No, she knew better. Gabriel always wanted something of Mary—no, was telling her something, imposing on her the duty she could not escape. You are highly favored, no matter that the favor tears you into a hundred pieces. The Lord is with you, whether you want Him or not.
"What do you want? What do you want?" she asked, trying to sound stern but whimpering as she spoke.
"Blessed mother," said Gabriel, his nostrils flaring, his teeth sharp.
"No," said Tamara.
"Blessed among all women," said Gabriel.
"What can I do? Turn myself in? Plead guilty to murder? Is that what you want? Then will you leave me alone?"
The angel turned his head on one side, then the other, like a bird looking through one eye at a time. "Atonement before man is not atonement before God."
Tamara wanted to run at him, to sink her nails into his face, to do anything that would make him go away. But he came closer, his eyes wide like a madman's. "Then what, what, what?"
He turned his head on its side again, but this time the gesture meant: Follow. He strode out of the alley, seeming to leave it all at once. Unable to stop herself, she hurried after.
He walked slowly, or seemed to; his steps came down only once every several heartbeats. Yet he moved through space as quickly as she could run. She did not see him glide, nor perceive any moment when his strides appeared larger than any man's, but he covered ground like a bounding lion. She found herself dodging traffic, cutting through alleys, stumbling over spoiled food and refuse, losing all sense of where she was.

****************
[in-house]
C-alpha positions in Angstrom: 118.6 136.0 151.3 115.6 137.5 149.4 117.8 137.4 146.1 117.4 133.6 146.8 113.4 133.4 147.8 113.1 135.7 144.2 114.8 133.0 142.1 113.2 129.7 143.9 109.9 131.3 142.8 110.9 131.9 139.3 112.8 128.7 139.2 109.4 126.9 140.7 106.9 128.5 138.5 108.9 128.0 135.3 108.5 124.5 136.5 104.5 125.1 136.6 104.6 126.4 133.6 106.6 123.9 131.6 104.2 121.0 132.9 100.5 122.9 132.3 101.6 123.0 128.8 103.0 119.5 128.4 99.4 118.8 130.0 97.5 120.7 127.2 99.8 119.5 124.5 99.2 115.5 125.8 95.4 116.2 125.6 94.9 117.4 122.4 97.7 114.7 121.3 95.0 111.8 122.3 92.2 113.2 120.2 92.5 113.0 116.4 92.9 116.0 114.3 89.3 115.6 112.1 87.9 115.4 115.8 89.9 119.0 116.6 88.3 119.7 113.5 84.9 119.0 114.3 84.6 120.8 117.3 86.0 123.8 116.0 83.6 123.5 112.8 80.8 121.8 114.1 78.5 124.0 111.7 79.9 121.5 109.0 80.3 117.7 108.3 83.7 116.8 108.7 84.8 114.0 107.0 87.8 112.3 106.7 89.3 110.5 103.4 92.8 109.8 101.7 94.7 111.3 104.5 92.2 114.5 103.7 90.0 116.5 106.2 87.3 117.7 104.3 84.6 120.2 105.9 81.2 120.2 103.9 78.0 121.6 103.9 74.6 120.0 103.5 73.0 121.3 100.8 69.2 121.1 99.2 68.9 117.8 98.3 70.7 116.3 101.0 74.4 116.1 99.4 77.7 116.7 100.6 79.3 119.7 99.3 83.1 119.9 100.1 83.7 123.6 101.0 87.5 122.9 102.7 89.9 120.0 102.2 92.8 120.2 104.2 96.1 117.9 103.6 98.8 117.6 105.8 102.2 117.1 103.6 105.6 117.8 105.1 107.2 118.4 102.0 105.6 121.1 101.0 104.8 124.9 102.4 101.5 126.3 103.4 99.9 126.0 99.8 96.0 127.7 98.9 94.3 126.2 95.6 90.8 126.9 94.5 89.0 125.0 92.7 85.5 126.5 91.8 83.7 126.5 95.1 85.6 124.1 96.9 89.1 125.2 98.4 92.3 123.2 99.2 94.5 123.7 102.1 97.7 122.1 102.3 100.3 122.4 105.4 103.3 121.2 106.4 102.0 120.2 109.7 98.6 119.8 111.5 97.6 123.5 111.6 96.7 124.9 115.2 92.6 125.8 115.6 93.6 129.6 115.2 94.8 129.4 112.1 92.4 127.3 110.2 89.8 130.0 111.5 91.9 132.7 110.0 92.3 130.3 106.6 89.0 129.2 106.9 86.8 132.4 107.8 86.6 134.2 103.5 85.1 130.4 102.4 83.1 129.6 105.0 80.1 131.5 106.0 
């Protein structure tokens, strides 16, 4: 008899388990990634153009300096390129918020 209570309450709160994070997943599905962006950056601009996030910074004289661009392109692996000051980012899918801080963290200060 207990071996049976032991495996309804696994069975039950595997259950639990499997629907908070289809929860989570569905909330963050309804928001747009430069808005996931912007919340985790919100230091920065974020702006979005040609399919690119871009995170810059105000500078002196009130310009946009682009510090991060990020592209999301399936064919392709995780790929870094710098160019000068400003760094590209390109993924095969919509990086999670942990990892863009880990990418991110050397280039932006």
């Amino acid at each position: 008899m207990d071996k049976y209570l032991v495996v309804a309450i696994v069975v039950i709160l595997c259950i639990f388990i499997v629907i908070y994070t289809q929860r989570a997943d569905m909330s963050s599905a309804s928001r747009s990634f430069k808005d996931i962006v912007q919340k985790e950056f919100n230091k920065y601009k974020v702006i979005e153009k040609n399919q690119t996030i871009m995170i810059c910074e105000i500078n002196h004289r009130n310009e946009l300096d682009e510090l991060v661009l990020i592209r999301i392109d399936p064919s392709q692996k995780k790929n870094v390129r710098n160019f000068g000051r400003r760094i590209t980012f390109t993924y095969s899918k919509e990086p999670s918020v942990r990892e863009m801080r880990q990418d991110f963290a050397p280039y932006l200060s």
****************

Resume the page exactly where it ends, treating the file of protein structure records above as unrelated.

Her breath came in buzzing, sickly wheezes, and bright spots bloomed in front of her eyes, when they finally stopped. She leaned against a brownstone wall and shut her eyes, hugging herself and trying not to pass out. Then she looked up.
They were standing in front of Saint Drogo's Infirmary for Waifs.
It loomed over her like a hungry giant. Her heart struck blows against her chest. She glared at the inhuman master before her. He bowed his head, but would not release her eyes.
"Give what was taken." His voice rang in her head. "Take what was lost."
She could not move. She knew what was inside, the children too maimed and wounded to endure, the abandoned, the doomed. She could not turn away. She could not refuse. Redemption was here, even if it burned her. He released her as she climbed the mount of stairs, and the air turned golden around them.
Kenneth Schneyer forgot he wanted to be a writer for 25 years until he was ambushed by a gang of plot bunnies in 2006. Since then, his stories have appeared in Analog, Abyss & Apex, Clockwork Phoenix 3, GUD, The Drabblecast, Bull Spec, and elsewhere. He attended the Clarion Writers Workshop in 2009 and joined the Cambridge Science Fiction Workshop in 2010. Born in Detroit, he now lives in Rhode Island with one singer, one dancer, one actor, and something striped and fanged that he sometimes glimpses out of the corner of his eye.